Nowadays, it’s forgotten that nobody had heard of writings on plates of gold when Joseph Smith told his story in 1830, almost a century before Thompson’s discovery. The existence of similar plates is fact, and the ignorant and uninformed continue to trumpet the provably false idea that there is no archaeological evidence to support The Book of Mormon. What is missing, I’ll admit, is archaeological proof – but its absence proves nothing. 🙂 In fact, I believe God obviously doesn’t want to give his children “signs” and “proof” for a simple reason: he honors their freedom to choose what they will believe and what they won’t. So he offers up evidence for the believers while withholding proof that might convince the unbeliever – against their will.
Which is, no doubt, the reason that the angel asked for the plates back after the translation was finished. If the plates existed, the attention of unbelievers would be turned towards nit-picking proof that Joseph’s translation was wrong, or something with just as much of a “missing the forest for the trees” aspect.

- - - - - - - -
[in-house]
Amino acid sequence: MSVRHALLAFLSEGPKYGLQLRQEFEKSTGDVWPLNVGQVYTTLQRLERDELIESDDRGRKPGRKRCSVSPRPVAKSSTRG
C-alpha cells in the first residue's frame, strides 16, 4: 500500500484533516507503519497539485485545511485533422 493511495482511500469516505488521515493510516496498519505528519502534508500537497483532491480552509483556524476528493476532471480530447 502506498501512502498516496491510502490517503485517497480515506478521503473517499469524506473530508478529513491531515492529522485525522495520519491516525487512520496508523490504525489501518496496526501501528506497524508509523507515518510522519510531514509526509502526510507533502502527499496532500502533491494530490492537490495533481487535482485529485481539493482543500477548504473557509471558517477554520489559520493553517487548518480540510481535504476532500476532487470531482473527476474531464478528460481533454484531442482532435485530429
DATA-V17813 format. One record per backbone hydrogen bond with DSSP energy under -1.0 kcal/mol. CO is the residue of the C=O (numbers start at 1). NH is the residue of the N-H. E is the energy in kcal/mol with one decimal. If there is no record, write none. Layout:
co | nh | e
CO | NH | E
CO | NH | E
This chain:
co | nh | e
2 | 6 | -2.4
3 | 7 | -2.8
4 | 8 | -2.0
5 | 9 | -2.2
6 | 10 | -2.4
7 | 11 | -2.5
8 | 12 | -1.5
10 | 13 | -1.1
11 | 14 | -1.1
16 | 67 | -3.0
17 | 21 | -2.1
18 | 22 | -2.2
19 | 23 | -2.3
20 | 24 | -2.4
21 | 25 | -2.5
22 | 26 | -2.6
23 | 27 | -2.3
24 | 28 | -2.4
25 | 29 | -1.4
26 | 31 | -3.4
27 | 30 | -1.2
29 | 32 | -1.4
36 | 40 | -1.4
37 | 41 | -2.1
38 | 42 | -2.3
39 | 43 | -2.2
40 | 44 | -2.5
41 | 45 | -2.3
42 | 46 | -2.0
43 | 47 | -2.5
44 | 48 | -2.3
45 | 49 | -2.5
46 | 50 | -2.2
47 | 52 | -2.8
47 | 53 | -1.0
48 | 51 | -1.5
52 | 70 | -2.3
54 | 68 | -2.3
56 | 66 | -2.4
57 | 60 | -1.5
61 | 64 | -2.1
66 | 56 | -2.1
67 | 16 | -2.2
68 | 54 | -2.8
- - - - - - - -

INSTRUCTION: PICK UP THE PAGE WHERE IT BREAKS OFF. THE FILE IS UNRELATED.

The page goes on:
By leaving the whereabouts of the Golden Plates a mystery, the Lord by so doing invites us to focus on the words of the book itself if we want to know for ourselves whether it is truth or not.
I would invite you to do exactly that. Don’t take someone else’s word for it – read it for yourself and simply ask yourself: could any unschooled young man not yet 25 years old have written this book and then conned thousands (during his lifetime – over 15 million after his death) into believing it to be scripture – the word of God revealed to prophets? And even you generously conclude he could have, you should ask yourself why would he expose himself to the ridicule he suffered for telling the wild story of the plates of gold…
In researching Microsoft’s new “Desktop Optimization Pack,” I found the following very helpful explanation and perspective from Mitchell Ashley:
What really caught my attention was his explanation of what it’s about:
“Here’s a summary of what MDOP is about or virtualization (there’s actually a lot more than what I’ve listed here.)
- Apps centrally managed and delivered from the server to the desktop, a.k.a the Citrix XenApp/XenDesktop/XenServer strategy
- Apps decoupled from the host desktop operating system
- Apps delivered as virtual service, distributing load onto servers rather than desktops